The Risks of Low Bridges

A typical passenger vehicle driver may not think twice about low bridges, but for semi-truck drivers, these are serious potential hazards. Low-clearance accidents are collisions where a truck, bus, recreational vehicle (RV), or other large vehicle makes contact with the top of a bridge, power lines, or other structure that does not provide enough vertical space for the vehicle to pass through. These accidents often cause expensive damage to both the vehicle and the infrastructure, and it’s important to be aware of low-clearance obstacles.

Why Are Some Bridges Low-Clearance?

Since 72.5% of the nation’s freight travels by semi-truck, it’s essential for transportation infrastructure to accommodate these vehicles. On major interstate highways, overpasses have to meet minimum requirements for height to allow large vehicles to pass underneath them easily.

However, in less-populated areas or those with older infrastructure that was designed before semi-trucks became widespread, bridges may be too low for trucks or other tall vehicles to go under. These areas must be clearly marked with a sign so truckers can avoid them and find an alternate route.

Damage Caused by Low Bridges

If you’ve ever seen the aftermath of a low-clearance accident, it’s clear how significant the damage can be. Repair costs for the truck are significant, as are the costs of damaged cargo. Additionally, repair costs for the infrastructure that the truck collided with can easily reach six figures.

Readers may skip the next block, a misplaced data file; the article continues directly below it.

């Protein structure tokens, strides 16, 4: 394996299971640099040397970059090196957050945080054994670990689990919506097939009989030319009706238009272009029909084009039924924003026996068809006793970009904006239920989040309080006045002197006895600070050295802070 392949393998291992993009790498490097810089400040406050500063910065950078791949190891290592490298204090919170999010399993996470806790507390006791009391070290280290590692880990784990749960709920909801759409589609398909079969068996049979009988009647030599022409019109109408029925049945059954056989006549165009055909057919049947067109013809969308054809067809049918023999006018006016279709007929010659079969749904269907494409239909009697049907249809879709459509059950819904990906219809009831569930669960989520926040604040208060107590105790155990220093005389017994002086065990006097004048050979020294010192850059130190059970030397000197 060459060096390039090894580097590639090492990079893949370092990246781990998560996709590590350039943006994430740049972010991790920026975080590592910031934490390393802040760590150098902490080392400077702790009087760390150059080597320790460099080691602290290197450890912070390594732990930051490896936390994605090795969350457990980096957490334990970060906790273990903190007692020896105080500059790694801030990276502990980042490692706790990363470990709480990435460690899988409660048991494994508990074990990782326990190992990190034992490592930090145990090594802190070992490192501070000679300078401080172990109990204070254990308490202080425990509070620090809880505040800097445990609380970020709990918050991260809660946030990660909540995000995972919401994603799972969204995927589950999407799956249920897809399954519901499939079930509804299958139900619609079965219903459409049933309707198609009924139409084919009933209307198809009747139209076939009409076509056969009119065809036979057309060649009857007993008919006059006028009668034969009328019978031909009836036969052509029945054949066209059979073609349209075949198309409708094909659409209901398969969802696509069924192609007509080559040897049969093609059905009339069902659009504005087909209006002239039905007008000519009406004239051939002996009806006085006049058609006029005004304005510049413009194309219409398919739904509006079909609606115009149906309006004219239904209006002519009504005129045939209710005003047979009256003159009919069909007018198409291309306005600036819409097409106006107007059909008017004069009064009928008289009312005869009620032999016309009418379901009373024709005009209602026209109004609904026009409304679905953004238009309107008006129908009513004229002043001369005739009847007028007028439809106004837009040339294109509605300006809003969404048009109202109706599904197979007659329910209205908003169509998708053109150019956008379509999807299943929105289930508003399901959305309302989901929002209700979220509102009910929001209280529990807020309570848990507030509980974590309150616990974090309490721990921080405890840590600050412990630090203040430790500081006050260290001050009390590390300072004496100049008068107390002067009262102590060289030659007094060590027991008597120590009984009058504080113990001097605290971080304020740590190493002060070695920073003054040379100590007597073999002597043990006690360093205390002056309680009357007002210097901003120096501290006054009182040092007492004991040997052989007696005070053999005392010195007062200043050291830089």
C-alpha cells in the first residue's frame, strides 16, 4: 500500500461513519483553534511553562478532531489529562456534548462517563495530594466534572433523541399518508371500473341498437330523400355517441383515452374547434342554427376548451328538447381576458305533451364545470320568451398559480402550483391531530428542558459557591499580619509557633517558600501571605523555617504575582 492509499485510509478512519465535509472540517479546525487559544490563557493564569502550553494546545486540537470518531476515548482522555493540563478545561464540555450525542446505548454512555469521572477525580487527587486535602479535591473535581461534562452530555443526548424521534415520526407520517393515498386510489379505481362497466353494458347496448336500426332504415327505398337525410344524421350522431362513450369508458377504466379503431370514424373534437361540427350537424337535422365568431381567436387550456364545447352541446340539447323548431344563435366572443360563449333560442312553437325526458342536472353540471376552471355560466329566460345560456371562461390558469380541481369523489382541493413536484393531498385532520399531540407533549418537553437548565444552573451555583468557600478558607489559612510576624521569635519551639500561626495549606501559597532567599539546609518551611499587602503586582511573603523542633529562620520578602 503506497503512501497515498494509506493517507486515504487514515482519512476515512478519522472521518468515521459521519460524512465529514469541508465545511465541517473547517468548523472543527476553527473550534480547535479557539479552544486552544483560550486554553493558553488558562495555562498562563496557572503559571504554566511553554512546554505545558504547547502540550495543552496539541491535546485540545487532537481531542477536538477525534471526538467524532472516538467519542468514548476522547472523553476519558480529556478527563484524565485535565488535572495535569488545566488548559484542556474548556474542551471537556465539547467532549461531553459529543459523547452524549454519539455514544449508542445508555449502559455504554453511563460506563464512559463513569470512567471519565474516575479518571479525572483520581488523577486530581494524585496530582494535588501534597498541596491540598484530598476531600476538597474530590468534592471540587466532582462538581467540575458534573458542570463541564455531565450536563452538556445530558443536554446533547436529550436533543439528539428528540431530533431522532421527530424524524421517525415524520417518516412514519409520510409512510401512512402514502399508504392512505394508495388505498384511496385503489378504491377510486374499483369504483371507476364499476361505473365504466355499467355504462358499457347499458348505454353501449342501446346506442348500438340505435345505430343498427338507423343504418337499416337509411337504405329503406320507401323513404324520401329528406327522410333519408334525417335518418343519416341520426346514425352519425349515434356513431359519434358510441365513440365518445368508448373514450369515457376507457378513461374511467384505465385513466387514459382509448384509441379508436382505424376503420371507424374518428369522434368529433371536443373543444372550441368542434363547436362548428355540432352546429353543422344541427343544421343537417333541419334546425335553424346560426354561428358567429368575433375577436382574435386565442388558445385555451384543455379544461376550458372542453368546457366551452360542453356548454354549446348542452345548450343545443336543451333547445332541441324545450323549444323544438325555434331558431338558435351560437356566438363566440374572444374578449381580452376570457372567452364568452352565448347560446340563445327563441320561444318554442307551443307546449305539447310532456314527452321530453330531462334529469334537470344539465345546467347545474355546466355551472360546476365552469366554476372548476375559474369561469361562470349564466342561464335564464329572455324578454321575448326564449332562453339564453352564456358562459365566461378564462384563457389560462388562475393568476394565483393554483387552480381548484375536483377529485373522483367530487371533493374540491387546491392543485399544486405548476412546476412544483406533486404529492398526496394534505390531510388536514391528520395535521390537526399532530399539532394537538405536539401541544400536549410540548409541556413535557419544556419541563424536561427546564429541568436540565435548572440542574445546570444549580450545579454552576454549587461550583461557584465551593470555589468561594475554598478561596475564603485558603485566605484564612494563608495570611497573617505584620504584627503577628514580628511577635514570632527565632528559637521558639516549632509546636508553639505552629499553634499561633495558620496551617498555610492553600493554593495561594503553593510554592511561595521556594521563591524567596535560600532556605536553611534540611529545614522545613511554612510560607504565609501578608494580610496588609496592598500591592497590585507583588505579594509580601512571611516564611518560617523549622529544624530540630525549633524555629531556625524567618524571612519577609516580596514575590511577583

Beyond damage to property, low-clearance accidents can also result in injuries, especially if there is any flying debris.

How to Avoid Low-Clearance Accidents

Here are some tips for truckers to avoid collisions with low bridges:

1. Pay Attention to Road Signs

All low bridges or other obstacles must be marked with a low-clearance sign. This will list the height of the bridge so you can plan accordingly and find a way around the obstacle.

In general, you should pay attention to each and every sign you pass while you’re operating a semi-truck. Many driver trainers will even test you on this when you’re a rookie so you get in the habit of doing so. These signs have important information that could help you avoid an accident.

2. Use a Trucker-Specific GPS and Atlas

If you use a standard road atlas or GPS, it may not list low bridges, roads that have weight restrictions or otherwise don’t allow commercial vehicles, and other essential information to be aware of. Be sure you are using a GPS and atlas that are written for commercial drivers. That being said, don’t rely exclusively on these tools since road signs may tell you information the GPS or atlas doesn’t, especially if your route changes.

3. Trip Plan

Trip planning is a valuable skill for truckers. It helps you stay in compliance with hours of service (HOS) regulations, find parking more easily, and plan your route to avoid known hazards like low bridges. This doesn’t mean you’ll never encounter an unexpected low-clearance obstacle, but it does help you minimize the risk of being caught by surprise.

Become a Trucker with HDS

At HDS Truck Driving Institute, we teach our students how to become safe truckers. You can earn your commercial driver’s license (CDL) in as little as four weeks with our accelerated program.

To learn more about our CDL training in Tucson, contact us today.